Rumsfeld loosened interrogation rules, claims 'New Yorker'

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The Independent US

Donald Rumsfeld, the US Defence Secretary, personally authorised a loosening of the rules under which military personnel could attempt to squeeze information from detainees in prisons in Iraq, setting the stage for the abuse scandal that has now engulfed the White House, according to The New Yorker magazine.

Donald Rumsfeld, the US Defence Secretary, personally authorised a loosening of the rules under which military personnel could attempt to squeeze information from detainees in prisons in Iraq, setting the stage for the abuse scandal that has now engulfed the White House, according to The New Yorker magazine.

The article, written by the highly regarded reporter Seymour Hersh on the basis of interviews with unnamed former and current intelligence officials, drew a swift denial from the Pentagon. A spokesman said the claims were "outlandish, conspiratorial, and filled with error and anonymous conjecture". However, the report's appearance on newsstands across America this morning will encourage critics who argue that responsibility for the abuse, committed at the Abu Ghraib prison near Baghdad and graphically shown in disturbing photographs, does not stop with seven military guards now facing courts martial but goes far higher up the chain of command, possibly to the Defence Secretary himself.

The Republican senator John McCain added his voice yesterday to calls for an investigation that looks beyond the soldiers now being charged. "We need to take this as far up as it goes and we need to do it quickly," he said on the NBC news programme Meet the Press.

As described in The New Yorker, Mr Rumsfeld, together with his undersecretary for defence intelligence, Stephen Cambone, decided last autumn to expand a secretive Pentagon programme first applied to capturing and interrogating al-Qa'ida operatives in Afghanistan to the Iraqi prisoners.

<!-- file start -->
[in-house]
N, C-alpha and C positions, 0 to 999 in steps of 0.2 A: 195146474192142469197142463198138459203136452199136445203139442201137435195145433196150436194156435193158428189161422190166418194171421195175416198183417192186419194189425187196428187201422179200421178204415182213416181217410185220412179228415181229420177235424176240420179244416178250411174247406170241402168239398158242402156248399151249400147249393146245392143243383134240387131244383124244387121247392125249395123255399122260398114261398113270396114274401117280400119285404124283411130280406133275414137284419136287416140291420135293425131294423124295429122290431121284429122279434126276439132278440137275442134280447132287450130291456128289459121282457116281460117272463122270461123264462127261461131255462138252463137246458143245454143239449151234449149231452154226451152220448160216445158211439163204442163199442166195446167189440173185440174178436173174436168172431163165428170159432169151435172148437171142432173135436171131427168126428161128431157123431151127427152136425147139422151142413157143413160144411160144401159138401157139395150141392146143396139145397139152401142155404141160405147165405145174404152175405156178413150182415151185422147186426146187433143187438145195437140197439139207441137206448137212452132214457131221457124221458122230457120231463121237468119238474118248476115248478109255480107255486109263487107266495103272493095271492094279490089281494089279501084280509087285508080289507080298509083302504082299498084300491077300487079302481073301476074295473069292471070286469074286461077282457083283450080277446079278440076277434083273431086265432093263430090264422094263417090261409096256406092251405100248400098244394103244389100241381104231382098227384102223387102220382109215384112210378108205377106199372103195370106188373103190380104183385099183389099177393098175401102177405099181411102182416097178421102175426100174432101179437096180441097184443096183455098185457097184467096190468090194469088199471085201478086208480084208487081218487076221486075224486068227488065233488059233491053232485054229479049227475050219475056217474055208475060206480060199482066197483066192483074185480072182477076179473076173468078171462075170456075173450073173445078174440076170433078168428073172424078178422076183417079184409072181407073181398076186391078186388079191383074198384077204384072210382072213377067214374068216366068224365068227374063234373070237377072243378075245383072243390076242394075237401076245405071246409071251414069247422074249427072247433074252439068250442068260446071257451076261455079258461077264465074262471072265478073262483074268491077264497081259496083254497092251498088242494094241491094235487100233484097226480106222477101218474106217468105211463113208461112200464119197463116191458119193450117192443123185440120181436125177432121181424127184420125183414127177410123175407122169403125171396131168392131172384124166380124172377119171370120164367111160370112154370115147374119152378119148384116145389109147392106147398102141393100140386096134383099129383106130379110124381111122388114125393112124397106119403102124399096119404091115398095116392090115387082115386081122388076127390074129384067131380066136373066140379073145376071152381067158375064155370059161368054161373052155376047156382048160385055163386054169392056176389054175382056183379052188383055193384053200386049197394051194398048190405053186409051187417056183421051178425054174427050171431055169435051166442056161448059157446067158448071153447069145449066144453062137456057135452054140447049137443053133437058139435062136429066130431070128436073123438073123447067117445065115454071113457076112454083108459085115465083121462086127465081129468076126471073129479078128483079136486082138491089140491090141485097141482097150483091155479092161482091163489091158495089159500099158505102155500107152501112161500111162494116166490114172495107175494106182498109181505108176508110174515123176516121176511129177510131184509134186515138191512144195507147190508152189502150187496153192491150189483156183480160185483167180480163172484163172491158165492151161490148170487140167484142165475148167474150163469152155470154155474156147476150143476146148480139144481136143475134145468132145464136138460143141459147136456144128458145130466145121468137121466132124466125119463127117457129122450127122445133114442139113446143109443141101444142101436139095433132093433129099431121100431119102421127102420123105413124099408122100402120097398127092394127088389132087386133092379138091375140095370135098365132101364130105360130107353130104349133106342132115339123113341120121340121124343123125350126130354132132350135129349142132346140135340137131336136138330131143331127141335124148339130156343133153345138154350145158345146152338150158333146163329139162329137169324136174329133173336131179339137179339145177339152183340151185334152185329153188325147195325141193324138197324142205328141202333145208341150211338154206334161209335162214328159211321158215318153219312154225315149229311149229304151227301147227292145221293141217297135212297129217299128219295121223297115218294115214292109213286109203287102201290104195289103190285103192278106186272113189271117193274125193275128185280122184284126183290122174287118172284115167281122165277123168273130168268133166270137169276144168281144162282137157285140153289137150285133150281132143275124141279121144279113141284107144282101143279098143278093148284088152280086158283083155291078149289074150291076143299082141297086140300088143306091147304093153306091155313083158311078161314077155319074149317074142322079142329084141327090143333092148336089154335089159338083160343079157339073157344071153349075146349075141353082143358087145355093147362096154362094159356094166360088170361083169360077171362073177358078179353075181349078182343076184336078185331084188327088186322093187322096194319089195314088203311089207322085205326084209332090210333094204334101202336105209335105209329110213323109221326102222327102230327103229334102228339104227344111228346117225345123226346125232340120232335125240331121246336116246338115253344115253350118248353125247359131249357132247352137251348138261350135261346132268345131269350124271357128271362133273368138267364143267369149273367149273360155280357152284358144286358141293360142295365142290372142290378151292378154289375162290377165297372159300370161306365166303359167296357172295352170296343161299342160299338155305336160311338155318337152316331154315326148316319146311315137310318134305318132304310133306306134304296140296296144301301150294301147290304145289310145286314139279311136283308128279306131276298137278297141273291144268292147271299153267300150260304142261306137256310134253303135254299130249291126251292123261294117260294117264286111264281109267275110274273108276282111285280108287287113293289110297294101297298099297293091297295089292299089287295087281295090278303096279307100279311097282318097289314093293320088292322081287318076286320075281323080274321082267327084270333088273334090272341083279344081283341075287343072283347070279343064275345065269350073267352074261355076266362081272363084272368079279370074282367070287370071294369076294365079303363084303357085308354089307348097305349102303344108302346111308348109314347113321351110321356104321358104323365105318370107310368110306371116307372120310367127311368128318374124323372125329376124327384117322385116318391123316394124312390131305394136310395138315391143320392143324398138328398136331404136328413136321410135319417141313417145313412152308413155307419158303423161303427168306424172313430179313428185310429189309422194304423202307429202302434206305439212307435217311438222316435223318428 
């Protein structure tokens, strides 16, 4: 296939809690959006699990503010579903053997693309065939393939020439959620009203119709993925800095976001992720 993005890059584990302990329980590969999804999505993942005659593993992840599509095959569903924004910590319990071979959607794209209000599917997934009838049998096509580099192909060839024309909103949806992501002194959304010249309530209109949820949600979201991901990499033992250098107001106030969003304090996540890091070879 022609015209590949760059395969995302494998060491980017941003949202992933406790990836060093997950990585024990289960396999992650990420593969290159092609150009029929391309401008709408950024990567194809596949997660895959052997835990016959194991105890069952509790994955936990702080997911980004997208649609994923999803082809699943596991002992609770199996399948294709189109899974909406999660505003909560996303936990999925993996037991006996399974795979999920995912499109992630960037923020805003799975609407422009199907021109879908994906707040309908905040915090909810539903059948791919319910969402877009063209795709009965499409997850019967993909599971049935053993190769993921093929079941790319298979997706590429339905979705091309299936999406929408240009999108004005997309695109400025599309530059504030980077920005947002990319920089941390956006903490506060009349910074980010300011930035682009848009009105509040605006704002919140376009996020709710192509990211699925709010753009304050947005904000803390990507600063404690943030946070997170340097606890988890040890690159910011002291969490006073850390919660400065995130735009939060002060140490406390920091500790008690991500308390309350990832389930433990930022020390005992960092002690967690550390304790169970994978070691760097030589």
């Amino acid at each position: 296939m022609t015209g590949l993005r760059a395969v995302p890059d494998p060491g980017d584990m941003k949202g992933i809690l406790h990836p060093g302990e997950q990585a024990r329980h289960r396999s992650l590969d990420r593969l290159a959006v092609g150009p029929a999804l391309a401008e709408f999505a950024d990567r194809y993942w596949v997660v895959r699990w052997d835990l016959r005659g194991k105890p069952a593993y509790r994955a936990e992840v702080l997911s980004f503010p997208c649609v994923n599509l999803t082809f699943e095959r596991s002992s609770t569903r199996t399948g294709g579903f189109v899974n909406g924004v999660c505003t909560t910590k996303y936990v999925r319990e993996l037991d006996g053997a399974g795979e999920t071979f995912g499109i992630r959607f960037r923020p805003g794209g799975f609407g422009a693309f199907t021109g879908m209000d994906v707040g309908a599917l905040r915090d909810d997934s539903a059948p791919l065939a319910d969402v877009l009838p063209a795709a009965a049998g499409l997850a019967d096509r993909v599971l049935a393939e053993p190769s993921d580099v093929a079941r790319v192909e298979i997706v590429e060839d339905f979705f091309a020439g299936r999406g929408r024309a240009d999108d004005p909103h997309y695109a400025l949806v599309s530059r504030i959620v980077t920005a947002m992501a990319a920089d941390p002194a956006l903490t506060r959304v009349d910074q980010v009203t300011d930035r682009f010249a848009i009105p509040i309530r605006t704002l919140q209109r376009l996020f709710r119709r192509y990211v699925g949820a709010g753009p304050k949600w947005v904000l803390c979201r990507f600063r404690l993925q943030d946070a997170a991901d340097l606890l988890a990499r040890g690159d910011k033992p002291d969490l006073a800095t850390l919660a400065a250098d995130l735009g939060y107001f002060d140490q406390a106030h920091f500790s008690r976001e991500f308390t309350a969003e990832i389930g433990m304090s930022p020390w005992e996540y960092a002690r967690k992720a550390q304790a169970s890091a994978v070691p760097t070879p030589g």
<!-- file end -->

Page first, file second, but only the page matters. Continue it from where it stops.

Mr Hersh wrote: "According to interviews with several past and present American intelligence officials, the Pentagon's operation, known inside the intelligence community by several code words, including Copper Green, encouraged physical coercion and sexual humiliation of Iraqi prisoners in an effort to generate more intelligence about the growing insurgency."

Mr Hersh said the Central Intelligence Agency strongly disapproved of the extension of the tactics to Iraq and refused to be a part of it. "They said, 'No way'," a source told him. "We signed up for the core programme in Afghanistan ­ pre-approved for operations against high-value terrorist targets ­ and now you want to use it for cab drivers, brothers-in-law and people pulled off the streets."

Lawrence Di Rita, a Pentagon spokesman, insisted the claims were unfounded. "No responsible official of the Department of Defence approved any programme that could conceivably have been intended to result in such abuses as witnessed in the recent photos and videos," he said. "This story seems to reflect the fevered insights of those with little, if any, connection to the activities in the Department of Defence."

The issue of whether the incidents of abuse were aberrations or exposed a more systemic acceptance of such practices inside the military will be a focus of the courts martial of the seven, the first of which opens on Wednesday. Defence lawyers are expected to argue that the accused were following orders that encouraged them to rough up detainees.

The article in The New Yorker article contends that among those who approved or were at least aware of the secret interrogations' programme when it was first deployed in Afghanistan included the National Security Adviser, Condoleezza Rice, and President George Bush. But as few people as possible were "read into" what it was about. "We're not going to read more people than necessary into our heart of darkness," was the attitude, one source told Mr Hersh. "The rules are 'Grab whom you must. Do what you want.'"

A critical moment, the magazine said, came when the commander at the Guantanamo Bay prison, Maj-Gen Geoffrey Miller, travelled to Iraq last autumn and recommended the adoption of tactics developed for suspects in Afghanistan.

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